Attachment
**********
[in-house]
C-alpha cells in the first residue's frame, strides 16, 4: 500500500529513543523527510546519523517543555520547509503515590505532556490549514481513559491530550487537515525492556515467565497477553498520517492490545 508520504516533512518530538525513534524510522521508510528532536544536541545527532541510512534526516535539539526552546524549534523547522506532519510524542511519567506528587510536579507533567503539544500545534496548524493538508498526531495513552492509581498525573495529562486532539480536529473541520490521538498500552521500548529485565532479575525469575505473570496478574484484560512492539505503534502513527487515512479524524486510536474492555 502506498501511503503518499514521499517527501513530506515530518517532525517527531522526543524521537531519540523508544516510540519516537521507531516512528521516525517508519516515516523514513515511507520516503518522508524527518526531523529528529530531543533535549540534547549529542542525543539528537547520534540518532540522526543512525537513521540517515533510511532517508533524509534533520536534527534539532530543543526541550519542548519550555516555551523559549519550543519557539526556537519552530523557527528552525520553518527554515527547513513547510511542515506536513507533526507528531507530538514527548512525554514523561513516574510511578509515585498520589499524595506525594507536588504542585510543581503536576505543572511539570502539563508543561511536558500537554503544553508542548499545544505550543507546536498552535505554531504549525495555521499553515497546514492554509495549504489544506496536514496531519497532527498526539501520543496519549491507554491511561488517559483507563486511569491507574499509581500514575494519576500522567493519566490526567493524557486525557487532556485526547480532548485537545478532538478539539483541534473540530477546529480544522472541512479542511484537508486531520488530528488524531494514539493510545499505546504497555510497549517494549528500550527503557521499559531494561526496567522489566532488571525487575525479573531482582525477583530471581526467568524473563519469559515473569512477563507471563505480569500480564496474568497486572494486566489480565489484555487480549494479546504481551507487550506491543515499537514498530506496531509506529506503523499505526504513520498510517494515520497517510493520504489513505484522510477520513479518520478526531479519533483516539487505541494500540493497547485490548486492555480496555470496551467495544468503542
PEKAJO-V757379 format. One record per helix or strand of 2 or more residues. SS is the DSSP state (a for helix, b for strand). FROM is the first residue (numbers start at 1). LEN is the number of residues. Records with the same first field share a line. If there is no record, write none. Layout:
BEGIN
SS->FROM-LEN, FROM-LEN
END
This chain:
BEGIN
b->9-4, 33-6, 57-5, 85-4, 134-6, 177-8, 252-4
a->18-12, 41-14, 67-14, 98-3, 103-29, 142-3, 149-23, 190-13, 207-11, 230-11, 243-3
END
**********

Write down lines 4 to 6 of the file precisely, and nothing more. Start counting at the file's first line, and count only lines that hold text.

BEGIN
SS->FROM-LEN, FROM-LEN
END